Nickel Mining Sparks Controversy in Guatemala
GUATEMALA CITY – Nickel mining in Guatemala’s Caribbean region has pitted the government against environmental groups in the wake of a congressional effort to seek cancellation of a license issued to a company to mine the metal.
Jorge García, deputy minister of energy and mining, said the government would not take away the license issued in December 2004 to Compañía Guatemalteca de Niquel, (CGN), because the decision made by Congress was based on a preliminary environmental impact study.
On Aug. 3, the chairman of the congressional energy committee, Julio Morales, said legislators would ask President Oscar Berger to pull the license granted to CGN to mine nickel in LakeIzabal because the study showed the project would pollute the environment in the area.
García said the company was still in the exploration phase of the project and did not need approval via an environmental impact study until it began production.
The deputy minister admitted that studies of the project concluded that it would cause some pollution of freshwater sources, as well as destruction of plant and animal life in the region. He added, however, that the land would be restored during the 20-year operating life of the project.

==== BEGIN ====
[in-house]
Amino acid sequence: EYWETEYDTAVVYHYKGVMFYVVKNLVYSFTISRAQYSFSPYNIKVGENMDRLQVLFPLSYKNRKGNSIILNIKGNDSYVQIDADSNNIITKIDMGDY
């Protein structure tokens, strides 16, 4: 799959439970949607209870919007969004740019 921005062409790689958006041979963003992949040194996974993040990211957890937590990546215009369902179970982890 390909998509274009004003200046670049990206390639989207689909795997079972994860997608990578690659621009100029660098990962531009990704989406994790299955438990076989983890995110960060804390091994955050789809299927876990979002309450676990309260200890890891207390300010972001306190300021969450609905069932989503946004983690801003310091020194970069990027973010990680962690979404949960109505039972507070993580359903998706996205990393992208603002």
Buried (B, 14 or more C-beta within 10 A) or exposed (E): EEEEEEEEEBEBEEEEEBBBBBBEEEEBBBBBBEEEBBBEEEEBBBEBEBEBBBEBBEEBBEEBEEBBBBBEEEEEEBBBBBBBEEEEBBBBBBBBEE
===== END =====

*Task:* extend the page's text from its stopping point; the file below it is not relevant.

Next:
The Berger administration authorized the mining of nickel, cobalt, iron, chromium and magnesium in a 6.29-square-kilometer area, with the quarries alone covering some 4.56 square kilometers.
CGN plans to invest some $540 million in the project, which would restart an operation abandoned by another mining company in the early 1980s.
The decision by the Energy and Mining Ministry not to rescind the license caught environmentalists by surprise, after they had welcomed the congressional move against the project.
Conservation group Tropico Verde claims mining will destroy animal and plant life around LakeIzabal, which has one of the country’s largest aquifers.
The harmful effects of the project will outweigh the benefits for residents of the area, said Carlos Albacete of Tropico Verde.
José Cruz, a leader of environmental group Madre Selva, said the license given to CGN was illegal because it was issued for a protected area.
As of December 2005, the Energy and Mining Ministry had granted 23 licenses for mining gold, antimony, iron, zinc, uranium, nickel, chromium, platinum and cobalt, among other metals.
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